Schrimer was behind the desk under a big window at the side of the room. He was small and white and pink-eyed. He looked like a scared rabbit peering over a log. He made a vague stuttering noise and waved to a chair in front of the desk.

Mark Hull waited until the girl had gone, closing the door behind her. He rocked back and forth on his heels, staring at Schrimer with one thick eyebrow cocked up quizzically. After a moment he stepped softly to the door and suddenly opened it.

A fat man was standing there, bent over, with his eyes on the level with the keyhole. His round, mournful face didn't change expression in the slightest. He straightened up and sighed sadly. Coming inside the office, he closed the door behind him and leaned against the wall with his hands in his pockets, staring glumly at Mark Hull.

Mark Hull smiled pleasantly at him and said: "Hello, McNulty. It's a wonder to me you don't get cross-eyed with all the keyhole peeping you do." He sat down in the chair in front of the desk and took out a cigarette. "Have one?" he said politely, offering the pack to Schrimer.

"Y-you know him?" Schrimer asked McNulty.

McNulty nodded gloomily. "Yeah. Name of Mark Hull. Used to be a stunt-man. Got that mugg when he jumped off a three-story building and the net busted. Picks up money now running around and doing hush-hush jobs for the studios. Tough egg."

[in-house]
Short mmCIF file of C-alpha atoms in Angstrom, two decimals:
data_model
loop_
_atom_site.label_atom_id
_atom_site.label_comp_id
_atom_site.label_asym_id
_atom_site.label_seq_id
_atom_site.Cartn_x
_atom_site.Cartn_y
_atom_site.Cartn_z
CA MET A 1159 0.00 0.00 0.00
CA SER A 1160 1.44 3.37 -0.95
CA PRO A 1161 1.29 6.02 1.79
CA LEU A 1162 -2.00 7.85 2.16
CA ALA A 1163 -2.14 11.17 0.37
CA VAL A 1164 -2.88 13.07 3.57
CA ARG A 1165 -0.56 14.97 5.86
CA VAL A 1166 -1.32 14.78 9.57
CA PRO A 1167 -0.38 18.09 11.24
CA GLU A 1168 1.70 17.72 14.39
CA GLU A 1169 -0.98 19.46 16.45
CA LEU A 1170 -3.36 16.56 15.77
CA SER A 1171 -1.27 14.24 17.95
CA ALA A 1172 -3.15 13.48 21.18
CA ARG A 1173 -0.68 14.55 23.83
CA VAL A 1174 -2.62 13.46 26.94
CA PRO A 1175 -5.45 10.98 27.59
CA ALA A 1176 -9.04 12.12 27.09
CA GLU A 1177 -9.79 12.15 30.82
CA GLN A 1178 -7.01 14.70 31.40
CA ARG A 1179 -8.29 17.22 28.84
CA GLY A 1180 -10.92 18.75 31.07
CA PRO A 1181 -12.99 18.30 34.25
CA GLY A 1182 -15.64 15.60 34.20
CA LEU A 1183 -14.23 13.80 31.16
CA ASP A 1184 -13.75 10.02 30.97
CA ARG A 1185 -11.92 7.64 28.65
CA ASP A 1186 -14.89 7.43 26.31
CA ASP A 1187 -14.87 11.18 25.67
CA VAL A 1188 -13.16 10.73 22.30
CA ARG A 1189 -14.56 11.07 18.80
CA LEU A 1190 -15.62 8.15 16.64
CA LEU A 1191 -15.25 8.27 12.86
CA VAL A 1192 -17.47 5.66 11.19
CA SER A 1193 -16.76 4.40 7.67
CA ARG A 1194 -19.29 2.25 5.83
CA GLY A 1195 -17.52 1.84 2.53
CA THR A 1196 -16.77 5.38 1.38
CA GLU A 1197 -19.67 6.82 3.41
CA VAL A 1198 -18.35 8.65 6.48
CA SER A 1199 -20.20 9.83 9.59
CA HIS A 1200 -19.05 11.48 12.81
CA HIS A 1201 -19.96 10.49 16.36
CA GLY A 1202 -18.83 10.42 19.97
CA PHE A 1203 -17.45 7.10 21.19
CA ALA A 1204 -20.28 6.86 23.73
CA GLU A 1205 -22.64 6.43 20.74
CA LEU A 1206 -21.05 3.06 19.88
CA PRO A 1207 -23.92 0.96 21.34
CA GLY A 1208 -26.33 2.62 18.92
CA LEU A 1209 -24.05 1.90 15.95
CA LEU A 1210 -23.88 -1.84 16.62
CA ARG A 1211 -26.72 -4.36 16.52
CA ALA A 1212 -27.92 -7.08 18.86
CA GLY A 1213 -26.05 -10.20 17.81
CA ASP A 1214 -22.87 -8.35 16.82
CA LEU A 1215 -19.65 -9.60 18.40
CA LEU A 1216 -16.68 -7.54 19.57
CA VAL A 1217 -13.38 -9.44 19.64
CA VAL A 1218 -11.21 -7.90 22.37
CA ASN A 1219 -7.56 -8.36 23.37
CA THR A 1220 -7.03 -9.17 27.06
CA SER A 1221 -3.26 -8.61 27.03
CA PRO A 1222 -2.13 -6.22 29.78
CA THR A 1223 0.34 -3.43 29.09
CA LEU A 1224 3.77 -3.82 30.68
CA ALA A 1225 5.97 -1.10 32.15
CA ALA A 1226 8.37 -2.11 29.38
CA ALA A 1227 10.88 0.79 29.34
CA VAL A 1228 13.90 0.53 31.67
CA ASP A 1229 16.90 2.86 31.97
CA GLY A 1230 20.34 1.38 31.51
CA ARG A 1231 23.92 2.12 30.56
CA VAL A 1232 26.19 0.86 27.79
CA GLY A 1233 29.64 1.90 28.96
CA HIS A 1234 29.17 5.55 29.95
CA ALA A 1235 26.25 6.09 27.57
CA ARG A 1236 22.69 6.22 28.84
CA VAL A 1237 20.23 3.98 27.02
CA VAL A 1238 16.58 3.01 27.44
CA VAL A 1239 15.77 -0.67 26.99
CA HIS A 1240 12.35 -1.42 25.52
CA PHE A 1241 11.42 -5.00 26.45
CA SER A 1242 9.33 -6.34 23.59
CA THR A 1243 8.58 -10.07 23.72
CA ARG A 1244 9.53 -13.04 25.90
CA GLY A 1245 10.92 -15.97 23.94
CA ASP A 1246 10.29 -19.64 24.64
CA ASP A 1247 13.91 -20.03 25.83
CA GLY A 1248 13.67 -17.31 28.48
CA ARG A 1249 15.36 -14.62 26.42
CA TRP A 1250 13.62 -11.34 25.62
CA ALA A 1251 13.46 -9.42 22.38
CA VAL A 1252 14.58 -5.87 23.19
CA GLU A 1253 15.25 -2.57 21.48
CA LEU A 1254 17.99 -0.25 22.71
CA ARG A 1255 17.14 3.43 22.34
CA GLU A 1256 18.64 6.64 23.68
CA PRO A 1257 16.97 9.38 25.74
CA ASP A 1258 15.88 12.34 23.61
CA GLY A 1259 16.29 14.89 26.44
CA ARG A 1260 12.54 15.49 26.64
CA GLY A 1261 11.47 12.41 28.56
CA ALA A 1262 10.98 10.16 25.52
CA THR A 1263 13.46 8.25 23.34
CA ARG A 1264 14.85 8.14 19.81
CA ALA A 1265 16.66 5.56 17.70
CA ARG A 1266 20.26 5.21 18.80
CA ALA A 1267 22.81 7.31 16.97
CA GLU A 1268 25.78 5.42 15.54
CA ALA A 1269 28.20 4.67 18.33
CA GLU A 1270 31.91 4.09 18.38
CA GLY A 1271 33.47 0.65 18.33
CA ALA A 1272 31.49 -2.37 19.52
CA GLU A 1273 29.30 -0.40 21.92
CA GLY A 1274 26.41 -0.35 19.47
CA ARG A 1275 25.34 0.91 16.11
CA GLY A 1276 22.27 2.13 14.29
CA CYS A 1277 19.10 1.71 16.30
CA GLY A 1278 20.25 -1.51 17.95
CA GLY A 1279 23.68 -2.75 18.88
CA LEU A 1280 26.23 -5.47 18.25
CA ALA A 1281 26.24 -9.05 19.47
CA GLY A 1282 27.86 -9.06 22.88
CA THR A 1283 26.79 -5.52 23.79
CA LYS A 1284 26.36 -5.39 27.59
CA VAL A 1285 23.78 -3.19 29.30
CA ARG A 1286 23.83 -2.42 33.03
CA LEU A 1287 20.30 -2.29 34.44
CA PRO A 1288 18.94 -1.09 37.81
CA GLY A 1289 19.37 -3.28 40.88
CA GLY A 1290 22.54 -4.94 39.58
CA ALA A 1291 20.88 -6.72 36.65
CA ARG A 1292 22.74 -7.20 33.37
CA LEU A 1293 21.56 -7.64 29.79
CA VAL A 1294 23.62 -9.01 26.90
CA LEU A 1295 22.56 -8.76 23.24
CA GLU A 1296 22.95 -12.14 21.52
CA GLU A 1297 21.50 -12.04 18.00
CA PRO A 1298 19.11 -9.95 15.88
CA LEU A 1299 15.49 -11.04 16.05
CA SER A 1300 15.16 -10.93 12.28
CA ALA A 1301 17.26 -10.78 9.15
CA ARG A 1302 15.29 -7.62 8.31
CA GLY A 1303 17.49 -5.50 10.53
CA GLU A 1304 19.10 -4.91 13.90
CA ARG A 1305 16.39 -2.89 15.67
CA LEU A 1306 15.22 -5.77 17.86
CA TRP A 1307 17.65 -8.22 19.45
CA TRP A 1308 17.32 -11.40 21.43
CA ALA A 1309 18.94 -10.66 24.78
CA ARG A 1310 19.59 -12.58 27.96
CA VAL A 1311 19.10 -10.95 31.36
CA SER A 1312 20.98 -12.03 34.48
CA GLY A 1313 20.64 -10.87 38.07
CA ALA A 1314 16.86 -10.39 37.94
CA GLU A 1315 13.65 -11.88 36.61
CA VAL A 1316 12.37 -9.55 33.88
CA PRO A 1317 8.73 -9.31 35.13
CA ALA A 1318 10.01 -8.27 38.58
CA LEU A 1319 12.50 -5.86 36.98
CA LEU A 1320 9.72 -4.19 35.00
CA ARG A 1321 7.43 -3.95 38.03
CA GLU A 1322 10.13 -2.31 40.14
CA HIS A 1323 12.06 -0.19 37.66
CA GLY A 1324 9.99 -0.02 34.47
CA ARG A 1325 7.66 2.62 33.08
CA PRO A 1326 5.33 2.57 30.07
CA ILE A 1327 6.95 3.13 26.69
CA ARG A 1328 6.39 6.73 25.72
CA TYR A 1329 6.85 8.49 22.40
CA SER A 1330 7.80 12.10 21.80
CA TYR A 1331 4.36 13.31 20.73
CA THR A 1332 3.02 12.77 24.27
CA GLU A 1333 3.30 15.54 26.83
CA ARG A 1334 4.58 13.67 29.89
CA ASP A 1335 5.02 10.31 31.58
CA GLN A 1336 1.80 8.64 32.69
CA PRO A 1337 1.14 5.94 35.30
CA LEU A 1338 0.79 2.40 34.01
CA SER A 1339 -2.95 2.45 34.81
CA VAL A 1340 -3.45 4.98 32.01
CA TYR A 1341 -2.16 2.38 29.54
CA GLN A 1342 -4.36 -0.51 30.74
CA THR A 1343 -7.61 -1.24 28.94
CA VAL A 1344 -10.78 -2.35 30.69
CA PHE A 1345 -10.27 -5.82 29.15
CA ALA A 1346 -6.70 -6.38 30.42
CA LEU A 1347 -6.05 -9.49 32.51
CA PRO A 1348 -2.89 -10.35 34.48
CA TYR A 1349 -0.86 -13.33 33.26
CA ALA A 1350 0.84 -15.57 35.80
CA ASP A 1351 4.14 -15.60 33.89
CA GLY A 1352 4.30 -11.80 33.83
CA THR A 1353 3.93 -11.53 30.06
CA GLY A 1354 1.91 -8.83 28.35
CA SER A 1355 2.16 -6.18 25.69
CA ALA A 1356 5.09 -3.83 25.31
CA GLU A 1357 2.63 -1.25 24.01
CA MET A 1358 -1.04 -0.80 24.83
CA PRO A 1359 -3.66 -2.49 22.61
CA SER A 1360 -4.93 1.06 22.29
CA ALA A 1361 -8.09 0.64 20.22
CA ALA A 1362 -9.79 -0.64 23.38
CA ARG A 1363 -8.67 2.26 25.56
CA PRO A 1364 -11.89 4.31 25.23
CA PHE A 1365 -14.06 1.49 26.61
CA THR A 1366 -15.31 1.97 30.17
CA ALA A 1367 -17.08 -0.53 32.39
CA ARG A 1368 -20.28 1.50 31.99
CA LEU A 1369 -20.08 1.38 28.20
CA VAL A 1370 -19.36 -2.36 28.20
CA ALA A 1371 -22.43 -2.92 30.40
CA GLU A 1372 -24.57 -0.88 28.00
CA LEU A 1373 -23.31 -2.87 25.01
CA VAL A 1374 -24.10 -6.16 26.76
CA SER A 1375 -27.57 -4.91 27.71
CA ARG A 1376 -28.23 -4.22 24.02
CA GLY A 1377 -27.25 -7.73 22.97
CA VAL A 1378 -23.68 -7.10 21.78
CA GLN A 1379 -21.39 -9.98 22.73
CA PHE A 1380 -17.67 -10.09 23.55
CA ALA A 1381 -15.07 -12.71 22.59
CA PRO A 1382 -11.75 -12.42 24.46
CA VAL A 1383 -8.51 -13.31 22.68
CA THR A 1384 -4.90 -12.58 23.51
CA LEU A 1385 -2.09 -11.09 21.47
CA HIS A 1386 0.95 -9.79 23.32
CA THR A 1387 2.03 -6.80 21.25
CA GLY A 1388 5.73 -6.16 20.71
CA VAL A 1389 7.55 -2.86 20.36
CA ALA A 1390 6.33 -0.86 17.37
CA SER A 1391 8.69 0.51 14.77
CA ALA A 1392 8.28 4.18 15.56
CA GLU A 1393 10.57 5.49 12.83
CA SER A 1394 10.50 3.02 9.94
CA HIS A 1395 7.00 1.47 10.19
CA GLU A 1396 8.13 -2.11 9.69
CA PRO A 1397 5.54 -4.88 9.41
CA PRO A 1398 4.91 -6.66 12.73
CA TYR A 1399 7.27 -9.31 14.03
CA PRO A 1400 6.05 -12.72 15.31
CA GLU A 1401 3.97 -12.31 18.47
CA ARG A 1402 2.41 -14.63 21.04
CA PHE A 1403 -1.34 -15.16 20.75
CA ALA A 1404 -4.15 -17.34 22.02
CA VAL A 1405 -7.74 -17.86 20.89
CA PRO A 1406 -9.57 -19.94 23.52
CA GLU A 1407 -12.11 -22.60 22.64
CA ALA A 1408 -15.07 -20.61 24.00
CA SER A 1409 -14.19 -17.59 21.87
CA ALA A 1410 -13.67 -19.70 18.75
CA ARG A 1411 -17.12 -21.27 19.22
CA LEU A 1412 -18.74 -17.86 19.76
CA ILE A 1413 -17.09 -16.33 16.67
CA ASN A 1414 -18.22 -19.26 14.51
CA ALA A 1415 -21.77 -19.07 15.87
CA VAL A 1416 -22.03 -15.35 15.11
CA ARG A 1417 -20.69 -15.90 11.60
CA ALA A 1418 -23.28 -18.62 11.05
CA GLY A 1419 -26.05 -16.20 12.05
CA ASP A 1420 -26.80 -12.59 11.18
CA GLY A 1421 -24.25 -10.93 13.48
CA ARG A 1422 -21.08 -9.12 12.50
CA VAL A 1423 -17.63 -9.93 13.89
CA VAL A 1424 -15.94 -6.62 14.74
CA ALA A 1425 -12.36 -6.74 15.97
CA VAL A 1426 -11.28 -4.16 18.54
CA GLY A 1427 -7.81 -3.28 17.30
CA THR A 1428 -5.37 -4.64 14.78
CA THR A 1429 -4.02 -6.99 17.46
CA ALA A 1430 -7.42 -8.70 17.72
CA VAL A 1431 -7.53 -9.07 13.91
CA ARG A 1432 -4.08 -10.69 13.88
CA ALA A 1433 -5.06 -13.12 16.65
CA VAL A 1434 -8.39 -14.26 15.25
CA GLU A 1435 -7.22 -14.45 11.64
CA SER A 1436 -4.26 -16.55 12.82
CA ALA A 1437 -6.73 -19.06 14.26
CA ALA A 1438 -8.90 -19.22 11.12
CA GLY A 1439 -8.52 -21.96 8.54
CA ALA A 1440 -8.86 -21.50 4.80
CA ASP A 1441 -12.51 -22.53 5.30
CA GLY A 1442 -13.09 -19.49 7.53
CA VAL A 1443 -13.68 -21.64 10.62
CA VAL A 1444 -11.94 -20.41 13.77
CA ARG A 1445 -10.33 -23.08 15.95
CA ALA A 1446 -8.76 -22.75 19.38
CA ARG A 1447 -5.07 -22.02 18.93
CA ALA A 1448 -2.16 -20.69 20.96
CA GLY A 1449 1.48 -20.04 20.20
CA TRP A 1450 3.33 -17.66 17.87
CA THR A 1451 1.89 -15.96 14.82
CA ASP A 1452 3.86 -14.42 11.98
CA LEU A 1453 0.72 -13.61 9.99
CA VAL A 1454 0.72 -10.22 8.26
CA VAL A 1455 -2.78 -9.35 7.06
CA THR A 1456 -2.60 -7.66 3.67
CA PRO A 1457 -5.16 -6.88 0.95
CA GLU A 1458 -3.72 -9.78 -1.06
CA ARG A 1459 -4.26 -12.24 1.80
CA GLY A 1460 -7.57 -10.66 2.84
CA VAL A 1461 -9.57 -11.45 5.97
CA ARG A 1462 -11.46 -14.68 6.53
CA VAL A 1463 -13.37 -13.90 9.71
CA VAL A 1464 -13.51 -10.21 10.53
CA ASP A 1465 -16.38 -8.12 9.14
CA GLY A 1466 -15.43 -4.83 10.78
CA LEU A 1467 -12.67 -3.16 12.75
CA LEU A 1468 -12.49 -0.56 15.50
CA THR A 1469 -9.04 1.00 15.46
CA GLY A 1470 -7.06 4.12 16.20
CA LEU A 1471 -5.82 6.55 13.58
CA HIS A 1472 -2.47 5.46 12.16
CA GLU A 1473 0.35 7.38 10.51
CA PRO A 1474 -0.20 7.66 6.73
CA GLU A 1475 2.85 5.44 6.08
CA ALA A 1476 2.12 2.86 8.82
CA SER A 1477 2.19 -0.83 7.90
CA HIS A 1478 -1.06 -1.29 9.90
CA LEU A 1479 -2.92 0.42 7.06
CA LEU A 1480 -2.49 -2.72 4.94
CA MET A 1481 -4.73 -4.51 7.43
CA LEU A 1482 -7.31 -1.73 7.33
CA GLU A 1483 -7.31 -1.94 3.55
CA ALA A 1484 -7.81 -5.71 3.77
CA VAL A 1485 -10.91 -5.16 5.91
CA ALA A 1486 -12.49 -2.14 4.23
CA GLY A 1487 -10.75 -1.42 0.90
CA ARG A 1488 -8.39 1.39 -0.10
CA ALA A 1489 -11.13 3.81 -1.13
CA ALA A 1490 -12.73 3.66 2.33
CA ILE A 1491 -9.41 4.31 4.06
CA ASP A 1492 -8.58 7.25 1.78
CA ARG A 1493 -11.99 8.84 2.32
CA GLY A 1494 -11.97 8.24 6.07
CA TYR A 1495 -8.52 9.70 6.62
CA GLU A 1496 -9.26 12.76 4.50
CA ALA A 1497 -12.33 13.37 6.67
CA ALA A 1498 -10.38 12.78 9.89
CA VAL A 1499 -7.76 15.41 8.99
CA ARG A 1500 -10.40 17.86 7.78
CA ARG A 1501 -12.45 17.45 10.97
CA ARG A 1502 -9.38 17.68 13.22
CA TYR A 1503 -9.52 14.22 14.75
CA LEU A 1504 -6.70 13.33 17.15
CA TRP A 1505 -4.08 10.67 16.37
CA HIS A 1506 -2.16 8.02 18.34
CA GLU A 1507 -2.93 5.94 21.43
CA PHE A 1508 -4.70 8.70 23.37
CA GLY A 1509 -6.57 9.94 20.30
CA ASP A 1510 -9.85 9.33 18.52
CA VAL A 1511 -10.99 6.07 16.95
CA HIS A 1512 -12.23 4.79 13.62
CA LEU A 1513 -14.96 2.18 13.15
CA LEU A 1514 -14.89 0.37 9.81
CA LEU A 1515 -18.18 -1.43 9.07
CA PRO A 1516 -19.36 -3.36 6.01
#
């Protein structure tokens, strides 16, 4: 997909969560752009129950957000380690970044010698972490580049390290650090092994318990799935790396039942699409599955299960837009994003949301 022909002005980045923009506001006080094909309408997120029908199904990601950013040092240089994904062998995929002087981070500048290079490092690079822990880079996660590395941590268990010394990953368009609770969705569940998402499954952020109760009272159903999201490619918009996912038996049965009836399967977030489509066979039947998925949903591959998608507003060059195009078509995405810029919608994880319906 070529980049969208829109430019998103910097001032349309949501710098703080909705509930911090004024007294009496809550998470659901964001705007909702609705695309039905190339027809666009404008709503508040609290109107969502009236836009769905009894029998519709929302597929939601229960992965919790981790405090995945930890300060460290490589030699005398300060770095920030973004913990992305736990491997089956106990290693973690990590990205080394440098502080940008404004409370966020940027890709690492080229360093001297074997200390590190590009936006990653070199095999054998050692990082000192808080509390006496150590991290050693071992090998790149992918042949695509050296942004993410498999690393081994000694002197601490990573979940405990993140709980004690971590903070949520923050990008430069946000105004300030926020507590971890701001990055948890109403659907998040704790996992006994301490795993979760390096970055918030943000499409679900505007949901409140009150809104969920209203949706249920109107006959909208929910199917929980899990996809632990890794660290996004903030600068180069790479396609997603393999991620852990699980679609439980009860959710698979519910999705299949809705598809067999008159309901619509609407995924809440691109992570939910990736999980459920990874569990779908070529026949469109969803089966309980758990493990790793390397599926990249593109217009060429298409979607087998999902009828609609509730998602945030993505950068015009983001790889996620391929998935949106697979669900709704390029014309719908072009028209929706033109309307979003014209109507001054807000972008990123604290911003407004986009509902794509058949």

Mark Hull bowed and smiled. "Glad to meet you, Mr. Schrimer."

Schrimer looked like a rabbit all ready to get impudent with a lion that was safely caged up.

"W-what do you know about Doro Faliv?" he asked importantly.

Mark Hull rumpled his bristly hair, frowning. "I know she's five feet three, has black hair and come-hither eyes and—"

"Cut the clowning," said McNulty. "How much is it costing you a day?" Mark Hull asked, suddenly serious.

Schrimer waved his skinny arms. "T-ten thousand d-dollars a d-day! That's what it's costing me! T-ten thousand d-dollars every d-day! I got p-p-production schedules to meet—"

"How long has she been gone?"

"T-two days."

"How much do they want?"

"F-fifty thousand d-dollars! F-fifty thousand d-dollars! In these hard t-times—" He stopped and blinked his pink eyes at Mark Hull. "How d-did you know?"

Mark Hull leaned back in his chair and folded his arms. He smiled complacently. "I get around. I get around."

McNulty made a disgusted noise in his throat. "Listen, mugg. we haven't got time to play guessing games with you. What's the big idea?"

Mark Hull shrugged. "Maybe I could sell a story to the newspapers."

McNulty shook his head seriously. "Nix, brother. This isn't funny business. One slip, and Faliv gets it." He drew his forefinger across his throat and made a clicking noise. "She's worth a couple million dollars to this studio. We can't afford to have you running around squawking. We got lots of nice dark places to shut mouthy guys in. Get it off your chest before you get tapped on the conk and slung in one of them."

Mark Hull said: "How much for getting her back all in one piece and without any noise?"

Schrimer looked at McNulty inquiringly. McNulty nodded.

"F-five thousand d-dollars cash."

Mark Hull stood up. "Okey. Make a memorandum of that and sign it."

"Now listen," McNulty said, "you got a tip on where she is. It must be a hot one because this business is strictly under cover. We can't have you stumbling around putting your feet in things. How much will you take to go home and play solitaire and let us work your tip?"

Mark Hull shook his head. "Ixnay. I like trouble. And don't let me catch any of your bloodhounds trailing me around, either."